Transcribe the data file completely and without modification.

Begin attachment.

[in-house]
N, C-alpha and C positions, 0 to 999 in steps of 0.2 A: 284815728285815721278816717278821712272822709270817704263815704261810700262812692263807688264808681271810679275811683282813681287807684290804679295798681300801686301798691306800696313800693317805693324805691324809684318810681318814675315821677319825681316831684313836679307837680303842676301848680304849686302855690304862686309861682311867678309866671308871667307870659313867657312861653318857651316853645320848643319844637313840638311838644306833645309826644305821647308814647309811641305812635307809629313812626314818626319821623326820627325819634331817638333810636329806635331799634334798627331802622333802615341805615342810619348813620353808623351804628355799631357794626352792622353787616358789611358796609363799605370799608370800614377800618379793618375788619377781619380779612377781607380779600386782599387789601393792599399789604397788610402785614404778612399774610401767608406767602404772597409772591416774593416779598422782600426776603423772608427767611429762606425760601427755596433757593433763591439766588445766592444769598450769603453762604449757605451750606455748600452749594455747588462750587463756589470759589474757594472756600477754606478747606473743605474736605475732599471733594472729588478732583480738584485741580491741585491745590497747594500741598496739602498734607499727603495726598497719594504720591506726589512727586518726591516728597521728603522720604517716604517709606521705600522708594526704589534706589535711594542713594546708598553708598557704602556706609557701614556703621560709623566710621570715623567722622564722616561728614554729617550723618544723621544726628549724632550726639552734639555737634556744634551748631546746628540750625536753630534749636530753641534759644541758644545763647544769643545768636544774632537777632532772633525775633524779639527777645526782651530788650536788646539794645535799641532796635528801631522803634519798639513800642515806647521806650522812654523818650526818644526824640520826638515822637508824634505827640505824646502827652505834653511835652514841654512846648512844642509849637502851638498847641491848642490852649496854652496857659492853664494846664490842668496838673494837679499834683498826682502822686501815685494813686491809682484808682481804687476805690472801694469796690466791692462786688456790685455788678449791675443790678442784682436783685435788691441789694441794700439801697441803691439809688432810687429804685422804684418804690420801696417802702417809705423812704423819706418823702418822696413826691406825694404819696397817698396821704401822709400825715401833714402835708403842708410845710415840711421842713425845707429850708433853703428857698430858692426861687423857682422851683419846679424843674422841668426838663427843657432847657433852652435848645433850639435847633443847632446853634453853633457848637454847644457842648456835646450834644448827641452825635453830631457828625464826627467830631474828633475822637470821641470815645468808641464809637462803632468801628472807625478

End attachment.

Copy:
[in-house]
N, C-alpha and C positions, 0 to 999 in steps of 0.2 A: 284815728285815721278816717278821712272822709270817704263815704261810700262812692263807688264808681271810679275811683282813681287807684290804679295798681300801686301798691306800696313800693317805693324805691324809684318810681318814675315821677319825681316831684313836679307837680303842676301848680304849686302855690304862686309861682311867678309866671308871667307870659313867657312861653318857651316853645320848643319844637313840638311838644306833645309826644305821647308814647309811641305812635307809629313812626314818626319821623326820627325819634331817638333810636329806635331799634334798627331802622333802615341805615342810619348813620353808623351804628355799631357794626352792622353787616358789611358796609363799605370799608370800614377800618379793618375788619377781619380779612377781607380779600386782599387789601393792599399789604397788610402785614404778612399774610401767608406767602404772597409772591416774593416779598422782600426776603423772608427767611429762606425760601427755596433757593433763591439766588445766592444769598450769603453762604449757605451750606455748600452749594455747588462750587463756589470759589474757594472756600477754606478747606473743605474736605475732599471733594472729588478732583480738584485741580491741585491745590497747594500741598496739602498734607499727603495726598497719594504720591506726589512727586518726591516728597521728603522720604517716604517709606521705600522708594526704589534706589535711594542713594546708598553708598557704602556706609557701614556703621560709623566710621570715623567722622564722616561728614554729617550723618544723621544726628549724632550726639552734639555737634556744634551748631546746628540750625536753630534749636530753641534759644541758644545763647544769643545768636544774632537777632532772633525775633524779639527777645526782651530788650536788646539794645535799641532796635528801631522803634519798639513800642515806647521806650522812654523818650526818644526824640520826638515822637508824634505827640505824646502827652505834653511835652514841654512846648512844642509849637502851638498847641491848642490852649496854652496857659492853664494846664490842668496838673494837679499834683498826682502822686501815685494813686491809682484808682481804687476805690472801694469796690466791692462786688456790685455788678449791675443790678442784682436783685435788691441789694441794700439801697441803691439809688432810687429804685422804684418804690420801696417802702417809705423812704423819706418823702418822696413826691406825694404819696397817698396821704401822709400825715401833714402835708403842708410845710415840711421842713425845707429850708433853703428857698430858692426861687423857682422851683419846679424843674422841668426838663427843657432847657433852652435848645433850639435847633443847632446853634453853633457848637454847644457842648456835646450834644448827641452825635453830631457828625464826627467830631474828633475822637470821641470815645468808641464809637462803632468801628472807625478